(Natural News) The World Wildlife Fund (WWF) estimates that the total wildlife population on Earth has declined by a staggering 60 percent since 1970. Among the creatures on our planet, it is only the human population that is growing by leaps and bounds. Fish, birds, undomesticated mammals and insects have all suffered devastating declines.
While a great deal of attention has been focused on the extinction and endangerment of larger species, far less focus has been placed on the alarming rate at which insect numbers are dwindling. There has been an increase in media interest in the crisis in the bee populations across many parts of the globe, but in reality, all insects – not just bees – are in trouble.
This decline has catastrophic implications for humans and virtually every creature on the planet. A report recently released by a research team from the Universities of Queensland and Sydney and the China Academy of Agricultural Sciences warns that 40 percent – almost half – of all insect species now face extinction, with total insect biomass declining at around 2.5 percent each year.
As reported by EcoWatch, if this rate of decline continues, half of the current biomass of insects could be gone within the next 50 years, triggering a “catastrophic collapse of nature’s ecosystems.”
EcoWatch points out that there are at least five important facts that we all need to face about insects if we are to save them – and ourselves – before it is too late.
Insects tend to get overlooked
The study’s authors noted that despite the thousands of studies that have been conducted into the threat of species extinction, only 73 such studies have focused on insect decline.
That’s a tiny fraction of the reports written about the population loss of larger species. Yet arthropods (insects, spiders, crustaceans) account for about half of the world’s animal biomass — 17 times more than humans.
Smaller does not mean less important
Despite their diminutive size, insects are critical to the survival of creatures much larger than themselves. Birds consume around 500 million tons of insects each year, with 60 percent of all bird species relying on them as their primary source of food. In addition, upwards of 90 percent of wild plants are reliant on insects for pollination.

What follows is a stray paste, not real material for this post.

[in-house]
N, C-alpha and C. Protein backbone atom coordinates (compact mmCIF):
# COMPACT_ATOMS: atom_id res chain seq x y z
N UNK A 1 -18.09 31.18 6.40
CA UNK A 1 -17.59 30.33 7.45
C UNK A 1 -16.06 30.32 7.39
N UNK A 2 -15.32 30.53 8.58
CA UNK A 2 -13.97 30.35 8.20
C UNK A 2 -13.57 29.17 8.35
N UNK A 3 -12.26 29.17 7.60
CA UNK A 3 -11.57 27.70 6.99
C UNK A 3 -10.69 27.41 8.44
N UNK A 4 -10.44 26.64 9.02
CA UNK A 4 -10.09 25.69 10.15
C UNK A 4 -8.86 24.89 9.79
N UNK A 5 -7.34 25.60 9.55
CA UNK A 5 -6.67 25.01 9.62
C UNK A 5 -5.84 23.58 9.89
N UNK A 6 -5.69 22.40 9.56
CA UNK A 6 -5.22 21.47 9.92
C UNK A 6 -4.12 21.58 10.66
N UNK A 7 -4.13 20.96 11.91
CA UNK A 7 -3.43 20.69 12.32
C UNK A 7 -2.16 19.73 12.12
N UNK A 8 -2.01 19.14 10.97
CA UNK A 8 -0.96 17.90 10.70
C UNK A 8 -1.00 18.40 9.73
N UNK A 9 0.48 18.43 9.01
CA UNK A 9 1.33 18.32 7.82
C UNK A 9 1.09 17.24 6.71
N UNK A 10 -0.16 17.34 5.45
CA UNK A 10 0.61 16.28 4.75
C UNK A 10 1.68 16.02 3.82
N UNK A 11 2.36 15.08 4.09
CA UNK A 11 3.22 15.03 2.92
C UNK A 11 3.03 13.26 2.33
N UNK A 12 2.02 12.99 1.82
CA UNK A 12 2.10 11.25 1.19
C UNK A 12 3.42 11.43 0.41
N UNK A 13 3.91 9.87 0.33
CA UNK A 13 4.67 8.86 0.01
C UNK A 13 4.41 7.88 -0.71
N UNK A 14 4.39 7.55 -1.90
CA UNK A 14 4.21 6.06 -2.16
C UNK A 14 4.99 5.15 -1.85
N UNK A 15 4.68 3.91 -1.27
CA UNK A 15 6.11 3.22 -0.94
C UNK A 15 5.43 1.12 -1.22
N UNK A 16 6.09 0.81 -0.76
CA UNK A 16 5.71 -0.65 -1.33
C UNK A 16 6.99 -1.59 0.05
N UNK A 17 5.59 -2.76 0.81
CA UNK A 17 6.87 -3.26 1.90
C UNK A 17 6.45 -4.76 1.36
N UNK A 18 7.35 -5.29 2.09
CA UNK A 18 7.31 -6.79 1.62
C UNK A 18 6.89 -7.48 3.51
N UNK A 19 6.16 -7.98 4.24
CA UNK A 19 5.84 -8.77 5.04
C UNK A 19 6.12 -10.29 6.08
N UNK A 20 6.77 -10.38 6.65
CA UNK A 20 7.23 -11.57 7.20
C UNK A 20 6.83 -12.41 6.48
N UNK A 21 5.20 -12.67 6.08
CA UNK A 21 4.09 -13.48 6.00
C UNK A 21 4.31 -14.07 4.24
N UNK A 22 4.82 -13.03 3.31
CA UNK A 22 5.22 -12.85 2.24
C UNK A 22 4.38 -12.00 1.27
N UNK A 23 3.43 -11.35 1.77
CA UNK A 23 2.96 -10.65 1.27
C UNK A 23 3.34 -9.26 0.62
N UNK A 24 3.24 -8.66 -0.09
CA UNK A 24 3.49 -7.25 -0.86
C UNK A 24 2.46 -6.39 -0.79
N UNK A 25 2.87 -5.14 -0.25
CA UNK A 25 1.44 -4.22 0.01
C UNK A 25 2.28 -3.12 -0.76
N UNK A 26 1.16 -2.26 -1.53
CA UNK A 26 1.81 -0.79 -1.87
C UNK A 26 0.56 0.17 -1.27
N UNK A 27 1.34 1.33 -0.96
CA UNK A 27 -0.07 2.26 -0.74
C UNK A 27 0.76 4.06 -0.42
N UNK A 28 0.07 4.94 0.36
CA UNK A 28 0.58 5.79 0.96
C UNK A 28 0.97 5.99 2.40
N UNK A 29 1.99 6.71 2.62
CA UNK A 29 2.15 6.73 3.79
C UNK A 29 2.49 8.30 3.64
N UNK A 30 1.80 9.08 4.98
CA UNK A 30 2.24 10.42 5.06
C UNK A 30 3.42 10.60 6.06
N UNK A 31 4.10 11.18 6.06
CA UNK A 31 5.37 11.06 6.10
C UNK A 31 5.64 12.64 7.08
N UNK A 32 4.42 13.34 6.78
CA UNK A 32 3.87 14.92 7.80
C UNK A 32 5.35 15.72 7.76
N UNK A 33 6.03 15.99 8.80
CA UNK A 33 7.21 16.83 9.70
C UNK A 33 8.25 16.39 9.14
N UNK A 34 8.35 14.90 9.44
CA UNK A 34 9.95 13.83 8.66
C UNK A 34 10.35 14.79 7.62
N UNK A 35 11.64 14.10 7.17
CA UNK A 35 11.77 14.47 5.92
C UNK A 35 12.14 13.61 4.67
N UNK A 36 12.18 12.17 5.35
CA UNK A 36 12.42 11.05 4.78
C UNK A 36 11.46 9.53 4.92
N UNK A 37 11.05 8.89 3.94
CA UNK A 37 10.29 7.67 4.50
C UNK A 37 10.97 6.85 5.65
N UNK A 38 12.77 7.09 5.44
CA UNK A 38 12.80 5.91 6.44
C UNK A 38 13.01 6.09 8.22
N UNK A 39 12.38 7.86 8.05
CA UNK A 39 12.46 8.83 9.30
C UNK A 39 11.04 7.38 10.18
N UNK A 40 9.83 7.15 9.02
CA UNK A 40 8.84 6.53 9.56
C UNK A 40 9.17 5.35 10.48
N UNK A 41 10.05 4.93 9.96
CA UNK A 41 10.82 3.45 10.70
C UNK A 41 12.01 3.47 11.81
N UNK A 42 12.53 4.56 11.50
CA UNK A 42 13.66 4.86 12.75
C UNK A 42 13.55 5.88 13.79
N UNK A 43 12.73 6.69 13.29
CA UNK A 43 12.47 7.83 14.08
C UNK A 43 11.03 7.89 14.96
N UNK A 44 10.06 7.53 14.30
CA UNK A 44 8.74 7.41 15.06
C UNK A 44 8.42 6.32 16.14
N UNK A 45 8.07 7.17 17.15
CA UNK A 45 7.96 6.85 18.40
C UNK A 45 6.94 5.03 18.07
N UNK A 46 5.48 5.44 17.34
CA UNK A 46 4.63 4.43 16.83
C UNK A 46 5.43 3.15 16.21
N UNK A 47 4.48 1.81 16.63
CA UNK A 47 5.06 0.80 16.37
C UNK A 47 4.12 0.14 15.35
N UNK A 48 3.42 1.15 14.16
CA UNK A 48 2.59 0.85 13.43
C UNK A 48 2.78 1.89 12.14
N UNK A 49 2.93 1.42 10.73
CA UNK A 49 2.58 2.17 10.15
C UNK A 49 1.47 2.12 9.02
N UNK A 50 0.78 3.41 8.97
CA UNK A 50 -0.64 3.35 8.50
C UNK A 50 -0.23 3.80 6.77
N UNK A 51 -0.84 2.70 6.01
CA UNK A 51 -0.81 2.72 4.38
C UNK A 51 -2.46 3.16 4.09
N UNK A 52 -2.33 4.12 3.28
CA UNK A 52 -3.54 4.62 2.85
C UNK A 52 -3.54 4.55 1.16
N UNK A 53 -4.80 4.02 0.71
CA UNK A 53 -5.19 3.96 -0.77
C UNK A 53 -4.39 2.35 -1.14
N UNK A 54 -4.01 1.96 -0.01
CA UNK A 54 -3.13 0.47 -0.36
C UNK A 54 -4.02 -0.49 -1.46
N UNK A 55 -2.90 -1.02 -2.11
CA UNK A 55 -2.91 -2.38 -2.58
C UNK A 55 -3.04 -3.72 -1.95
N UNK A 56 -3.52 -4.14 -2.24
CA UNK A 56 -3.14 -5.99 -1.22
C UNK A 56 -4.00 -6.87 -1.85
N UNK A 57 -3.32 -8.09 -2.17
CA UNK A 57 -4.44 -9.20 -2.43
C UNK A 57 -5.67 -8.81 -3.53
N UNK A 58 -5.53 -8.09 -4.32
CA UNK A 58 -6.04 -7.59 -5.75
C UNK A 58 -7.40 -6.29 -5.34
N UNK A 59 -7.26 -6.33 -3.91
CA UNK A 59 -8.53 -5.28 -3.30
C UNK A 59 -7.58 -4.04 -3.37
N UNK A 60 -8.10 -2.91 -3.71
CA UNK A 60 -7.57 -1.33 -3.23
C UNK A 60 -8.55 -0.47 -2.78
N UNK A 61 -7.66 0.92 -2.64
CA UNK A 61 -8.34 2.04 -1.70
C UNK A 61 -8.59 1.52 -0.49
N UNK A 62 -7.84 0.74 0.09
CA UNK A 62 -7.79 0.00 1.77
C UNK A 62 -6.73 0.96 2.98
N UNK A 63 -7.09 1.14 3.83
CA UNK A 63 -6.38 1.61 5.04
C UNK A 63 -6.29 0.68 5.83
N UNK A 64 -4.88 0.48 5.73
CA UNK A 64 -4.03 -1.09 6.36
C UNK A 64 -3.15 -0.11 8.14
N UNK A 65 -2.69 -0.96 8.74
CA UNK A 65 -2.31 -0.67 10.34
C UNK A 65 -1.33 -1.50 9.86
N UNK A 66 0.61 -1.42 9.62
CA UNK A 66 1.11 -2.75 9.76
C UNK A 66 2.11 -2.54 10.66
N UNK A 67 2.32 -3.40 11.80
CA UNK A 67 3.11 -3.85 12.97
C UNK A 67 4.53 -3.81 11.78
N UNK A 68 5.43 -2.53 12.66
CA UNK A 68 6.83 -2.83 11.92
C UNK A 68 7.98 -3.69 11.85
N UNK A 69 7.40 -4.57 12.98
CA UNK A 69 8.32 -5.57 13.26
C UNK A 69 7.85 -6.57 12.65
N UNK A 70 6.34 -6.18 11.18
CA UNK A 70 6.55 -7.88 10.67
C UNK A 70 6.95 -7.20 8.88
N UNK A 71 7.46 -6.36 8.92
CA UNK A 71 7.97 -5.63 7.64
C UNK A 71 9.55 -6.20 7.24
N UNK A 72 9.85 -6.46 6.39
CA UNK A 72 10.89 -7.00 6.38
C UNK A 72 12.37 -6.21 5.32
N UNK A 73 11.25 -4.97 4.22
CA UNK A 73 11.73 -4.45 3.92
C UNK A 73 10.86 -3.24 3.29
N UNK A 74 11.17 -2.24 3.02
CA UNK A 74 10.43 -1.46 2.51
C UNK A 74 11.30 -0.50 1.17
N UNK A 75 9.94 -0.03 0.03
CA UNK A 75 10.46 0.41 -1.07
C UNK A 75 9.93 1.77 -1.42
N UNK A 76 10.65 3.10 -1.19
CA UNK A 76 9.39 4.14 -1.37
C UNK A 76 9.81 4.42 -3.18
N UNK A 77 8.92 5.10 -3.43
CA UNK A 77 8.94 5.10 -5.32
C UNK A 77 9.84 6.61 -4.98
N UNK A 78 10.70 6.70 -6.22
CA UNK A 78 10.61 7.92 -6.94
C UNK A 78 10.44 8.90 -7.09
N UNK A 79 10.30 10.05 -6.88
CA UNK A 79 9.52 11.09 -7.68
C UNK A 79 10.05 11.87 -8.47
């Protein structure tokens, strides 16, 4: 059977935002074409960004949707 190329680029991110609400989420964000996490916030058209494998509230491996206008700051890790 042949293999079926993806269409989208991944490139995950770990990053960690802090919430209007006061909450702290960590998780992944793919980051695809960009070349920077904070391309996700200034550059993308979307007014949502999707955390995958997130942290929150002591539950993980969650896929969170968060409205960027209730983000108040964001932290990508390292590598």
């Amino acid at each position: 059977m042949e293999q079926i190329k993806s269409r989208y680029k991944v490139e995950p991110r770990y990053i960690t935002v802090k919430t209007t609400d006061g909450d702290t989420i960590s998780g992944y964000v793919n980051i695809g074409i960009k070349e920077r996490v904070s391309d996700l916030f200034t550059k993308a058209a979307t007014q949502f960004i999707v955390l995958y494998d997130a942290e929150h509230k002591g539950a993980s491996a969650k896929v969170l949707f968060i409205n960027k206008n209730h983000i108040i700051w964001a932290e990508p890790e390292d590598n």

[W]hile some insects feed off domesticated crops, other insects help to keep pest populations under control. A 2006 study estimated that insects in the U.S. provided “ecosystem services” worth $57 billion a year. These include pest control, crop pollination and serving as a vital food source for fish and small wildlife.
Environmental destruction spells disaster for insects
Pollution and the destruction of the environment, including deforestation and the devastation of reefs, wetlands and other natural habitats, is having catastrophic effects on nature, including insects, fish, birds and wild mammals.
The International Union for Conservation of Nature now classifies 26,000 species as threatened with extinction, and leading scientists publicly warn that a “sixth mass extinction” has commenced.
Climate change is not the problem
Many so-called experts have pointed the finger at climate change as the driving force behind dwindling insect populations, but this study found that the three greatest contributors to the problem, in order of importance, are actually:
- Habitat loss resulting from urbanization and agriculture;
- Pollution, particularly that resulting from pesticide and fertilizer use; and
- The introduction of invasive species.
Humans are the problem
As reported by EcoWatch, all the factors contributing to the rapid decline in insect populations have one common denominator: humans.
Our demand for food, and particularly our appetite for meat products, is leaving less room for other creatures, including insects.
Curbing our reliance on pesticides and fertilizers could reduce the loss of insects, but it’s our ever-growing need for higher crop yields that has given rise to their use in the first place. Given enough time and capital investments, the farmers of the world might be able to adopt sustainable farming practices without reducing crop yields, but we may not have the luxury of time. [Emphasis added]